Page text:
An international research consortium has, with significant involvement of Luxembourg Centre for Systems Biomedicine (LCSB) scientists including FNR ATTRACT Fellow Prof Ines Thiele, developed the first computer model to include 3D in the representation of human metabolic processes. The results have just been published in the journal ‘Nature Biotechnology’.
The importance of scientific computer models continues to increase. They make the existing knowledge tangible and thereby help scientists to accurately formulate and work on targeted problems in research. To create such models, researchers analyse all the publications and databases they can find on a topic and feed this information into their model.
Human metabolism research is one example, as FNR ATTRACT Fellow Prof Ines Thiele, Head of the Molecular Systems Physiology group at the LCSB of the University of Luxembourg and one of the driving forces behind the new computer-based tool by the name of Recon3D, says:
“For the predecessor of Recon3D, Recon 2, a large team of research groups in different fields aggregated an enormous volume of data on the genome, chemical metabolic activities and physiological properties of the human organism.”
This data basis has now been considerably expanded yet again for Recon3D, Thiele reports. In order to make Recon3D, the researchers integrated the three-dimensional structures of over 4,000 metabolic products (also known as metabolites) into an existing computer model, along with nearly 13,000 proteins. They also added an enormous volume of genetic and chemical information to the model on which the simulation runs.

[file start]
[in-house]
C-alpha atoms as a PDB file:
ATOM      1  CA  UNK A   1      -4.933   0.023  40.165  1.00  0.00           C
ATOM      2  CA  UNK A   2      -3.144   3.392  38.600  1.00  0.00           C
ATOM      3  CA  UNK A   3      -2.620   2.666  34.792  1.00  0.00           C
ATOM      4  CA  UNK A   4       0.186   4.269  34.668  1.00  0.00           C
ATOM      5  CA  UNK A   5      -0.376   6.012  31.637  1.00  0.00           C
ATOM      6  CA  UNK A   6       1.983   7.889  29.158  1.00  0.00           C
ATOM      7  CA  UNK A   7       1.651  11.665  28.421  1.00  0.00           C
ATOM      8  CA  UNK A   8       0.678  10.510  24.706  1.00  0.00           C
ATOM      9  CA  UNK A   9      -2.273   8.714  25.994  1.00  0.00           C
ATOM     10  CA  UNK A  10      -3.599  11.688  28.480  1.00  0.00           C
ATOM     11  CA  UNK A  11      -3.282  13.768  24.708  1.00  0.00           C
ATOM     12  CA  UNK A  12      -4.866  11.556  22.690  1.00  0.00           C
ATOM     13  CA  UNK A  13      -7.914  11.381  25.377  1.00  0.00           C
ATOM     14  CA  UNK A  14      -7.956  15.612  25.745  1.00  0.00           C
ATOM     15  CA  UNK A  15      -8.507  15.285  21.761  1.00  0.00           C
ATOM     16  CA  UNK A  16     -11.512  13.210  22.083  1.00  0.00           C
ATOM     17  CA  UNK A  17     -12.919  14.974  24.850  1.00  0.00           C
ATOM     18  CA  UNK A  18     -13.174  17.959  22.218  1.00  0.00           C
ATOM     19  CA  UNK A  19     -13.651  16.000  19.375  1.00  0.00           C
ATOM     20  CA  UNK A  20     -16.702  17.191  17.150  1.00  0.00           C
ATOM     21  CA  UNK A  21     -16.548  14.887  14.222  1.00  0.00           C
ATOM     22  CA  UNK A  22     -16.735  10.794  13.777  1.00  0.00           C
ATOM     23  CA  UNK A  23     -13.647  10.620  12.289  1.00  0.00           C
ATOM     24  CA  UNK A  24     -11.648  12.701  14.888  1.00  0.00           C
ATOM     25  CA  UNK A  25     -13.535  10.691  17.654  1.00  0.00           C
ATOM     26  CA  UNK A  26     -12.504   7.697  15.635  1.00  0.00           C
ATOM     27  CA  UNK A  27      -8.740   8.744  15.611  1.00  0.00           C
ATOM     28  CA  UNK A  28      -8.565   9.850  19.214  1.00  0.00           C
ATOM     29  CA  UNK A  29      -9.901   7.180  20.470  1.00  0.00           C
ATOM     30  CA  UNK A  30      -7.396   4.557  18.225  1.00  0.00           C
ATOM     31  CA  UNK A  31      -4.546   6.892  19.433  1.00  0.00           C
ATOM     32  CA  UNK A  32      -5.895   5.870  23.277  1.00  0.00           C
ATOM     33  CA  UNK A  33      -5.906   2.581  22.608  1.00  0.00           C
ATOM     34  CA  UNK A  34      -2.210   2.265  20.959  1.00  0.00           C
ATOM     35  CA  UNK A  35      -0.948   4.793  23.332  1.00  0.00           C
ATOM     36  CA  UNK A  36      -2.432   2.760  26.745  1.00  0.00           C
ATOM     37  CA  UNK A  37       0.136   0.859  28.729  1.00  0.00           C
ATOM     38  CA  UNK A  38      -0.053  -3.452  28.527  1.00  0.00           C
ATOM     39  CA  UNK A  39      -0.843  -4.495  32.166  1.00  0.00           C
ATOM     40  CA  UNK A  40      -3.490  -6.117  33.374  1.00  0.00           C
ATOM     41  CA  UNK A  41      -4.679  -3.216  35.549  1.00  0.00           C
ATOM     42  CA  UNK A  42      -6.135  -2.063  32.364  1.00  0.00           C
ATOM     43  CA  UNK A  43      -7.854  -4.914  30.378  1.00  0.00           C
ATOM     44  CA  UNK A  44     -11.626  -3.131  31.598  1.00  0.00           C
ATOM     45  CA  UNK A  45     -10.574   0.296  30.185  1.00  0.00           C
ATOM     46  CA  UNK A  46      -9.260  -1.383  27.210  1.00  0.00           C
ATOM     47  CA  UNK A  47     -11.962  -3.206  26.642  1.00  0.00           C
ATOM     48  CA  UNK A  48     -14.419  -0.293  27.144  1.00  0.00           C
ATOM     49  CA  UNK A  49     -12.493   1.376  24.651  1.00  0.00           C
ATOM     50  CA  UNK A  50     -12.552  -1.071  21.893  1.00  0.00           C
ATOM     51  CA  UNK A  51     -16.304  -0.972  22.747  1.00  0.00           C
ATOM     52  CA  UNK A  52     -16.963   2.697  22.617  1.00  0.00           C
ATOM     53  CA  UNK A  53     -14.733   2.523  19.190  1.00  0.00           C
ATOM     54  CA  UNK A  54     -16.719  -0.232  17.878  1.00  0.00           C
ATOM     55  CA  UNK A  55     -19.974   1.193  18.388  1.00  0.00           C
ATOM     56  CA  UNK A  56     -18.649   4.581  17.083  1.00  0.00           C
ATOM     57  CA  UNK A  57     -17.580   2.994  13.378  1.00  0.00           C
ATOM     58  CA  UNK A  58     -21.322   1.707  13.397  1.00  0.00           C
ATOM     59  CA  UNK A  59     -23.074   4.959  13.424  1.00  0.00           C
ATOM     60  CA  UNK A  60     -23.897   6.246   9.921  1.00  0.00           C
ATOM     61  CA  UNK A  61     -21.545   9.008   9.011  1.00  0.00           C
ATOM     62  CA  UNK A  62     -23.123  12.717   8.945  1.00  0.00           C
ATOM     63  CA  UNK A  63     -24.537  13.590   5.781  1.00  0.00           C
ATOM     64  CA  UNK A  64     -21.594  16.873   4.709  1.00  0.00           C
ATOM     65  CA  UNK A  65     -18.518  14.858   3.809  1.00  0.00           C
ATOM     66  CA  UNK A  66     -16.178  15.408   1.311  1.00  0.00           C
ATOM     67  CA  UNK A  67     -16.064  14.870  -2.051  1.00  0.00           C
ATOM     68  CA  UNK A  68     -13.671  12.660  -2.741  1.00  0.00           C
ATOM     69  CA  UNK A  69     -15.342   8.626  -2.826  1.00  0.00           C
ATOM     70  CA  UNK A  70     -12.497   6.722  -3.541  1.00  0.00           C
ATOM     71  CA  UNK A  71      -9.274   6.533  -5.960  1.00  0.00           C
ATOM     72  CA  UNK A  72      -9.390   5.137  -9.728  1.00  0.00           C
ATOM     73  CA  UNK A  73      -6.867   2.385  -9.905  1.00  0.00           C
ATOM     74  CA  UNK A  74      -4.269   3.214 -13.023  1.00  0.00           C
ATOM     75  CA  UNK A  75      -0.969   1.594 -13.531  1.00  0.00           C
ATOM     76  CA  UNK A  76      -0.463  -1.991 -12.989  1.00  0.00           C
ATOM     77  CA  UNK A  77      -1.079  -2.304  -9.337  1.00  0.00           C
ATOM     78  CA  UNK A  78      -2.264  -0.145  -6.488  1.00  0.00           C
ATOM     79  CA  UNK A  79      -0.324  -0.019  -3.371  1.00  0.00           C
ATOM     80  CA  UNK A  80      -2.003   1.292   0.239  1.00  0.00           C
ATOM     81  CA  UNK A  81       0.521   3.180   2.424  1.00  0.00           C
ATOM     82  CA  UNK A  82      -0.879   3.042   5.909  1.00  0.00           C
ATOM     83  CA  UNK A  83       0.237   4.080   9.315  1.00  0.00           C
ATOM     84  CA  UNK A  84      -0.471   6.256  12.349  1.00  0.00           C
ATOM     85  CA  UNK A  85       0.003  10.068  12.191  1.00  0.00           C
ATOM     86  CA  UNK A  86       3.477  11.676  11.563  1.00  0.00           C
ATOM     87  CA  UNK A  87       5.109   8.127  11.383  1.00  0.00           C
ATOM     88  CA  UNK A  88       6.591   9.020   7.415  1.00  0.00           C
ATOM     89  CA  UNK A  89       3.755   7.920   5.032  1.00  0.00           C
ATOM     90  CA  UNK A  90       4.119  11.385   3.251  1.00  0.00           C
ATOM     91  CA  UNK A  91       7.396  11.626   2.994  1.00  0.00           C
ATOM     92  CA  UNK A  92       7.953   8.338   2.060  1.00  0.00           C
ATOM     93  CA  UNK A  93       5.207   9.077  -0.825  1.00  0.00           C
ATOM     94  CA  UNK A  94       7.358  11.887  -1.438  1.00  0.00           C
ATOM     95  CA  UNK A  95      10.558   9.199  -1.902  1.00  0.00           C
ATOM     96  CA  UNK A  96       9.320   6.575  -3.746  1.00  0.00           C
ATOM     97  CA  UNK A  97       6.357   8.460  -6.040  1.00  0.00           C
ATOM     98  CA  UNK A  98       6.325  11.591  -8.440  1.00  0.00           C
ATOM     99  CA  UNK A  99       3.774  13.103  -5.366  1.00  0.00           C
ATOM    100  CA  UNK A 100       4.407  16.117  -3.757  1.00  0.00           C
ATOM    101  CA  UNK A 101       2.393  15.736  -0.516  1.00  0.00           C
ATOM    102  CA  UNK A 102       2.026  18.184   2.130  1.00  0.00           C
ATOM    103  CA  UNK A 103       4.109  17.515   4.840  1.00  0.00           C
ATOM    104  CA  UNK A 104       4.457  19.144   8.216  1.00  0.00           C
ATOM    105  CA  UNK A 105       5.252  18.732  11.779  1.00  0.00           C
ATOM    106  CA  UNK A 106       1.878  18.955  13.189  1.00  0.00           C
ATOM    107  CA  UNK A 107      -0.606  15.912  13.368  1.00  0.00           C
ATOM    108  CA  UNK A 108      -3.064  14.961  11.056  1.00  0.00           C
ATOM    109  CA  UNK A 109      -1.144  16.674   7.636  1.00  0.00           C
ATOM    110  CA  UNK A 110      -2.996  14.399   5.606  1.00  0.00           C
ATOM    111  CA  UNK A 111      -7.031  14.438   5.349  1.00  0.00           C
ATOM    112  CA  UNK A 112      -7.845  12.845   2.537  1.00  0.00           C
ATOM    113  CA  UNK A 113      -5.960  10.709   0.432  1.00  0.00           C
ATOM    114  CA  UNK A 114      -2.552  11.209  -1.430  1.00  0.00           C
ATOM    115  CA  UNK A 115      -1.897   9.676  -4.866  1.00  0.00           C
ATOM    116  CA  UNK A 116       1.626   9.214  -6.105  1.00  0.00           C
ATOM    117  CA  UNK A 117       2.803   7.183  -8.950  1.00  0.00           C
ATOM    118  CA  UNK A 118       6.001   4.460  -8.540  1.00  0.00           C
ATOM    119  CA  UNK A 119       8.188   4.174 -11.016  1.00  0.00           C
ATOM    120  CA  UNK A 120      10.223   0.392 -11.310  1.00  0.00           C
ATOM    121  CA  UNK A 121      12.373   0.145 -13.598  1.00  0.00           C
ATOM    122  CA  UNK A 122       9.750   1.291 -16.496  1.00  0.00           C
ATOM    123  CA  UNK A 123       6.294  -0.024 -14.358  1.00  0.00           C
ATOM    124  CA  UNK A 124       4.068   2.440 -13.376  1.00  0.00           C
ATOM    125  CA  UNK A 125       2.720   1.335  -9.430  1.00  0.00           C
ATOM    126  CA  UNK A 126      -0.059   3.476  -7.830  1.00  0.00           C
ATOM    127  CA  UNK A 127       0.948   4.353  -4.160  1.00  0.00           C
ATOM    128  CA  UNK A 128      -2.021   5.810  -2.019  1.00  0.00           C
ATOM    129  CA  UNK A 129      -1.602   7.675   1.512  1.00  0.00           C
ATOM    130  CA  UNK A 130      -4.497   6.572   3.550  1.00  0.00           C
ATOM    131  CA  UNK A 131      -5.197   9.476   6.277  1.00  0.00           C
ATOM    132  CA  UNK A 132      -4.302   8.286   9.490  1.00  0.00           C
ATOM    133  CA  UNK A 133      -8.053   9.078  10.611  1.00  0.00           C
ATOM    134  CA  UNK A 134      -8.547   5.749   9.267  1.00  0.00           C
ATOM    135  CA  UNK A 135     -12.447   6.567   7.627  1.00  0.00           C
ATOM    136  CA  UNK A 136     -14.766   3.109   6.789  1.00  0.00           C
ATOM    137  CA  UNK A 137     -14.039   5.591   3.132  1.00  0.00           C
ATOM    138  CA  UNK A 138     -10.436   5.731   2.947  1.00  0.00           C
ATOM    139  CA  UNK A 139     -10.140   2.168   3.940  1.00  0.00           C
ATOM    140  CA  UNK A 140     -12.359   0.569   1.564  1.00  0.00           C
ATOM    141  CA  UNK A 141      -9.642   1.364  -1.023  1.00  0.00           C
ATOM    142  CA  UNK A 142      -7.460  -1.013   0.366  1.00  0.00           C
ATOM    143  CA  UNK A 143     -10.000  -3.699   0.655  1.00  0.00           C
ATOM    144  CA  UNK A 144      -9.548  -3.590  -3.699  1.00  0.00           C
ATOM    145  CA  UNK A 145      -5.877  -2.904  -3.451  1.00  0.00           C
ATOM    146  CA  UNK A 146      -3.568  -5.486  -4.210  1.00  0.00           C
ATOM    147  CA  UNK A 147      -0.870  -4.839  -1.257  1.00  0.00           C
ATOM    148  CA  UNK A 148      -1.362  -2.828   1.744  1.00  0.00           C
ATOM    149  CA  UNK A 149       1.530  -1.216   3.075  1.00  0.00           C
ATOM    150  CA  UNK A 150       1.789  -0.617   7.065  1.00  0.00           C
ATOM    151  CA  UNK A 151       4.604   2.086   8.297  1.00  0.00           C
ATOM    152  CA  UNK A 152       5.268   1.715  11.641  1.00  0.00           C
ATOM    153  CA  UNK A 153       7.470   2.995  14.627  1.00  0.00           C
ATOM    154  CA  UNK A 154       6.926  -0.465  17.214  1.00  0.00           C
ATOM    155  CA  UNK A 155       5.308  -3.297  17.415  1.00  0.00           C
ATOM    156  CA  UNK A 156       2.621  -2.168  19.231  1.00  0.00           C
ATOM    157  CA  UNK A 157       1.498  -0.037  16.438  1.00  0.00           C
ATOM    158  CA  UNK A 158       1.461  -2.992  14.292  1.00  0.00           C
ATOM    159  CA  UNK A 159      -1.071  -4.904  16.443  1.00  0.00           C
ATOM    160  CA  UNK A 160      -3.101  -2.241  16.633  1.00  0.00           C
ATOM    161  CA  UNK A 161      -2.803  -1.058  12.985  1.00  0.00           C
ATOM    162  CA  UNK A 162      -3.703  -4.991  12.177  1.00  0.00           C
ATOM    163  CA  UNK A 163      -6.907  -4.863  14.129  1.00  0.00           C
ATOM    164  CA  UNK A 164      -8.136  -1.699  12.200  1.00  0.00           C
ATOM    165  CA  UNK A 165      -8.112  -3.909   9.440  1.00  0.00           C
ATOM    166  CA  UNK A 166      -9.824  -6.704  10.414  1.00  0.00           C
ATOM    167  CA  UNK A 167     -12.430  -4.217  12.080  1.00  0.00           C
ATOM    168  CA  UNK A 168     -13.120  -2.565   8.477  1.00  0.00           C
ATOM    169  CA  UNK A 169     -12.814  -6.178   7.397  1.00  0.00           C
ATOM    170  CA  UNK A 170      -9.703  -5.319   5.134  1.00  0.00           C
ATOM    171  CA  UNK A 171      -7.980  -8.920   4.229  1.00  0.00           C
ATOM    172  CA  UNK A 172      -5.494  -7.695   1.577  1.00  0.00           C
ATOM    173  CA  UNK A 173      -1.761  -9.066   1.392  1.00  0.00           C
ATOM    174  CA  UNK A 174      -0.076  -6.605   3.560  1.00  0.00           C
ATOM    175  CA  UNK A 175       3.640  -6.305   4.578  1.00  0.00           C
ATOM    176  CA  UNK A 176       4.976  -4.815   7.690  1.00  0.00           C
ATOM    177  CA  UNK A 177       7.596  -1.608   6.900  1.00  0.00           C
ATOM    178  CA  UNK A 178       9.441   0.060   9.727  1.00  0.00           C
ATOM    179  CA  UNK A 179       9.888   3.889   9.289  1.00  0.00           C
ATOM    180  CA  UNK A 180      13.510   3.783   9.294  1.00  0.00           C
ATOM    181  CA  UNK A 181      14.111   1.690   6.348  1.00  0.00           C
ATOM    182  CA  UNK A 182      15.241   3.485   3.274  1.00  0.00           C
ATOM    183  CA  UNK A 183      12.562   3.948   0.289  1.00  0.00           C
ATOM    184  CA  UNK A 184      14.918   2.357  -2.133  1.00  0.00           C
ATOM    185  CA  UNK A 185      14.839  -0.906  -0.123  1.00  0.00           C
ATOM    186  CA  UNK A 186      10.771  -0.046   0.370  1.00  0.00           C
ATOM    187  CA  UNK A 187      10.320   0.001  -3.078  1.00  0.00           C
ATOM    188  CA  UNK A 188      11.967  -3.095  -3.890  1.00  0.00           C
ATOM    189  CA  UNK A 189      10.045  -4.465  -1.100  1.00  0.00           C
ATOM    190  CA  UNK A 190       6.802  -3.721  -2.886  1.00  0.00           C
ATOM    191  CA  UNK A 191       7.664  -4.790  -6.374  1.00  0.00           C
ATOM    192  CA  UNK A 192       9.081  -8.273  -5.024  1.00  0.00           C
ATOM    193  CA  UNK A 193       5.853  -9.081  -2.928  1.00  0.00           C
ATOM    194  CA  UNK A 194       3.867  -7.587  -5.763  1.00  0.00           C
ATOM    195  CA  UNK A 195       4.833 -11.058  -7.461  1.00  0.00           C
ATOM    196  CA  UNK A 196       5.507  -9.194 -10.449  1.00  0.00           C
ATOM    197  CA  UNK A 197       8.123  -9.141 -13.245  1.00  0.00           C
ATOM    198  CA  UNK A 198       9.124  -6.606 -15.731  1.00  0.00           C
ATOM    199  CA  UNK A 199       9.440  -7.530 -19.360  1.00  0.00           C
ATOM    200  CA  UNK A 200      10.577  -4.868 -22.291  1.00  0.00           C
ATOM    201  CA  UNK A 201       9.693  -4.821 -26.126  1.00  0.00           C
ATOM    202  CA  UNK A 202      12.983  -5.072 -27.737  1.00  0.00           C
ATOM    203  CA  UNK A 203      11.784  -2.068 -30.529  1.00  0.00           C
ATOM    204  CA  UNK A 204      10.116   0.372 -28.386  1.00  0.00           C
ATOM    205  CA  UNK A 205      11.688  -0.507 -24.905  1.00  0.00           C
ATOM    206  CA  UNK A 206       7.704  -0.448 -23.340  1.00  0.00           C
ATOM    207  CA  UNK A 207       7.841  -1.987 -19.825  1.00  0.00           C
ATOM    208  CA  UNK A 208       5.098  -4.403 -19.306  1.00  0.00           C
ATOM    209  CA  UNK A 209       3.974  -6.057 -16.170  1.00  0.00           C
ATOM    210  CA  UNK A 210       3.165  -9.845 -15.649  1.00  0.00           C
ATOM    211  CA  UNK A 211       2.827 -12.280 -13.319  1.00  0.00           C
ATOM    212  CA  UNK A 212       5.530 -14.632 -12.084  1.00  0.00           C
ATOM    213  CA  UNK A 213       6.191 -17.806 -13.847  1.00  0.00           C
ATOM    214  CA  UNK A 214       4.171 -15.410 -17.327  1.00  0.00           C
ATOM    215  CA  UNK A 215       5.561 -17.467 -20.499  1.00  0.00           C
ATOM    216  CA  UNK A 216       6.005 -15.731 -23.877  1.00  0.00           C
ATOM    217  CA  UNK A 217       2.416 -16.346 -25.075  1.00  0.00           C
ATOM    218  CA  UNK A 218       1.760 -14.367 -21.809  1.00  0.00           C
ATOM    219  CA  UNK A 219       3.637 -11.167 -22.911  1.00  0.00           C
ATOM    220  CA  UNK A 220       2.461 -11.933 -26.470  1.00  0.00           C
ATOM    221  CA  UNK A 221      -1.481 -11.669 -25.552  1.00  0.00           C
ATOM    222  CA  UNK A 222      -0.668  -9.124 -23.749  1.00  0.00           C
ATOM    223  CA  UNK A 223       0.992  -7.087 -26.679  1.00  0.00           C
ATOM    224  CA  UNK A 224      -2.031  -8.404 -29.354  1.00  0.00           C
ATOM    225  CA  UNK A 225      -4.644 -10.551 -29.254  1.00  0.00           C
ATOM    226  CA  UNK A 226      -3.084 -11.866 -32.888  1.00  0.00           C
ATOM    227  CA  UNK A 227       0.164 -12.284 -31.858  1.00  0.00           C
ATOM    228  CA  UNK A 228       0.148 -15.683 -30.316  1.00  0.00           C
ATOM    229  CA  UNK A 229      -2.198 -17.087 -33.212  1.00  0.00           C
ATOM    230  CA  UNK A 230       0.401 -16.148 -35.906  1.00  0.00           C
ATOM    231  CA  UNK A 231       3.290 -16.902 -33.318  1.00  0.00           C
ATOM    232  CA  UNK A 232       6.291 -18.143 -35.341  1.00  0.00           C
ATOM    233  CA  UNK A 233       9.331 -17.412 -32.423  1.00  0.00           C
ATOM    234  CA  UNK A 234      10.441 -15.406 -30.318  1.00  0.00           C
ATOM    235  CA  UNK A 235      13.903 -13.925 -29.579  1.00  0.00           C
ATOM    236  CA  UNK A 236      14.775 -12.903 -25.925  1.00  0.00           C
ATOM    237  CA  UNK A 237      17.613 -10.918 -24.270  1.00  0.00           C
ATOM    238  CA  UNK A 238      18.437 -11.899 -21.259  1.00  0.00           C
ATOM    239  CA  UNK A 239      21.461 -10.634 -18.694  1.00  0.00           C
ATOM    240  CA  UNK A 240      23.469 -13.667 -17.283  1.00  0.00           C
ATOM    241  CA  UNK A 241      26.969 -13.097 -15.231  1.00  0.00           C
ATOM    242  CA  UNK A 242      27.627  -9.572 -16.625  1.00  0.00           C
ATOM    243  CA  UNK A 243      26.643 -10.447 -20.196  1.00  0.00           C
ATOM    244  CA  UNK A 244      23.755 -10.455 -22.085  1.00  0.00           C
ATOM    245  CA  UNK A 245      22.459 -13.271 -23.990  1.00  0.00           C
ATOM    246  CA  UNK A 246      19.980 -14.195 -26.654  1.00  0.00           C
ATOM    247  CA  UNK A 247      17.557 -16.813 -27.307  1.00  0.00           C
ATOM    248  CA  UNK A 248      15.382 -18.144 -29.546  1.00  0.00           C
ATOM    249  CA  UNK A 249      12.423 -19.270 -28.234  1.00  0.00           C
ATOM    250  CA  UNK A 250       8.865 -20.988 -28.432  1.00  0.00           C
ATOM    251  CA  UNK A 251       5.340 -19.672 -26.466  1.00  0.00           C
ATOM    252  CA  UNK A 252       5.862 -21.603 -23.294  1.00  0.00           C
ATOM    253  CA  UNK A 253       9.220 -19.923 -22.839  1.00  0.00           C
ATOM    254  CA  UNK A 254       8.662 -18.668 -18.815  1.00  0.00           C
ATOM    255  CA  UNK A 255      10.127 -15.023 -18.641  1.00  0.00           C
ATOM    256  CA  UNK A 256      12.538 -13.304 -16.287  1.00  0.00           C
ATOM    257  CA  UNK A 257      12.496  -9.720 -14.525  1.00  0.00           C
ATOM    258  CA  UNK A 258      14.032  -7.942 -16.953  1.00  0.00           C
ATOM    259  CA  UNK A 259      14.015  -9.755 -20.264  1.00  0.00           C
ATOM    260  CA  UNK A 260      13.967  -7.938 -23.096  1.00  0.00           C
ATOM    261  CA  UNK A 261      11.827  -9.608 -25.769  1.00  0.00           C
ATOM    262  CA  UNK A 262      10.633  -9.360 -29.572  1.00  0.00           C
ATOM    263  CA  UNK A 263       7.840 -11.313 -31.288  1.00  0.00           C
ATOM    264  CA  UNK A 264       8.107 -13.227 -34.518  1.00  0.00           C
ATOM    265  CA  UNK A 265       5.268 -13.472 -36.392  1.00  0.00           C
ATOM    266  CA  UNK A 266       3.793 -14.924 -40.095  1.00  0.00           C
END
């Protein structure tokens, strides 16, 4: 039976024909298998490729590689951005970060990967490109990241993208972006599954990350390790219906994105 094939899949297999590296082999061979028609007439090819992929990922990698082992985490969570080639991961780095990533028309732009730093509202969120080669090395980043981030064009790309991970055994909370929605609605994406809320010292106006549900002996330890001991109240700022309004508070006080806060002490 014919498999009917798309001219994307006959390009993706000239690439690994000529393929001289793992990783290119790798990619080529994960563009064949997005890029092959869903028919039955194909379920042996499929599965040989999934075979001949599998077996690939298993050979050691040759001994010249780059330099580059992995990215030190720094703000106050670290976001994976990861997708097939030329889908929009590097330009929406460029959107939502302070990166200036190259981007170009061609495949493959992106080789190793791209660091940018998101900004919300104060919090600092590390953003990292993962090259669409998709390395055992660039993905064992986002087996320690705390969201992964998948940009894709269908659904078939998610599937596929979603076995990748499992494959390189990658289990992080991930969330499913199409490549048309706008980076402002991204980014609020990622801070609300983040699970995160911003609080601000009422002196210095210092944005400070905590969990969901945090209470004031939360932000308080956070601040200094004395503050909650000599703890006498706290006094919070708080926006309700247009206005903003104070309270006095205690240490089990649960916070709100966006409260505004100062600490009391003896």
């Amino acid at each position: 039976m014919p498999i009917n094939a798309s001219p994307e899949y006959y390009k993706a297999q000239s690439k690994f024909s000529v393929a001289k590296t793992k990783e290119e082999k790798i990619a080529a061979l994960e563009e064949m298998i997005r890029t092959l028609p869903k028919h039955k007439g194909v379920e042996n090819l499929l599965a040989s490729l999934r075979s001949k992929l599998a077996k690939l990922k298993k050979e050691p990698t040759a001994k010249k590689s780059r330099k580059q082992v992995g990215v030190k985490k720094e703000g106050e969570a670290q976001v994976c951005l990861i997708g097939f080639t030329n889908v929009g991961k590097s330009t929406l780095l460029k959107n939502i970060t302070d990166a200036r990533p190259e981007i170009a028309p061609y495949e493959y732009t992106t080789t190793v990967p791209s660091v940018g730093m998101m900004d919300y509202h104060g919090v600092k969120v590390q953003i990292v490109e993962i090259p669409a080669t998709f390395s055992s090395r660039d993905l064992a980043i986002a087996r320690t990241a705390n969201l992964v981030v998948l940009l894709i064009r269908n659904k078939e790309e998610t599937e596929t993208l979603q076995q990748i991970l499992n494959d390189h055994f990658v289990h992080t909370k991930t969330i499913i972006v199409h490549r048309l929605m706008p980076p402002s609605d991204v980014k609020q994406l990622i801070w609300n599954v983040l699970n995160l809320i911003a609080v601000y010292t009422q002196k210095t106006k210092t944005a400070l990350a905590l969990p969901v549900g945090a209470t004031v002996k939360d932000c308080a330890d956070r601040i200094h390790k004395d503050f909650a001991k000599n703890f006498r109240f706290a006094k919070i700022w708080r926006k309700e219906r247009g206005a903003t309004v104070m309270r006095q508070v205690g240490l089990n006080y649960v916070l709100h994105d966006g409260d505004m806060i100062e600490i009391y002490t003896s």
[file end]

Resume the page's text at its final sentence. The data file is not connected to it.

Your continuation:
Computer model of human metabolic processes
What is unique about the new computer model is the integrated three-dimensional structural data of proteins and metabolites. Dr Ronan Fleming, head of the LCSB Systems Biochemistry group which was responsible for integrating the structural data of the metabolites into Recon3D, says “so far, we have been able to say of a given metabolic reaction that substance A and B turn into substances C and D. Now, we know precisely which atoms each substance consists of, how the atoms are arranged in the starting materials and where those very same atoms can be found again in the products of the chemical reaction.”
“Recon3D now allows us to study metabolic processes that run differently, for example, in Parkinson’s patients than in healthy people, much better and with more accuracy,” Thiele sums up the possibilities that the new computer model offers.
An expanded computer model available to all researchers
Dr Andreas Dräger from the Center for Bioinformatics at the University of Tübingen (ZBIT) has put it into a standardised format so that other researchers can use the model for their scientific questions.
Thanks to the three-dimensional structures of the metabolites and proteins in Recon3D, it is now possible to follow, at atomic resolution, how a genetic mutation could affect the development of certain diseases.
The researchers’ results on Recon3D appear in the journal Nature Biotechnology (doi:10.1038/nbt.4072).
Recon3D is available at vmh.live, Virtual Metabolic Human database.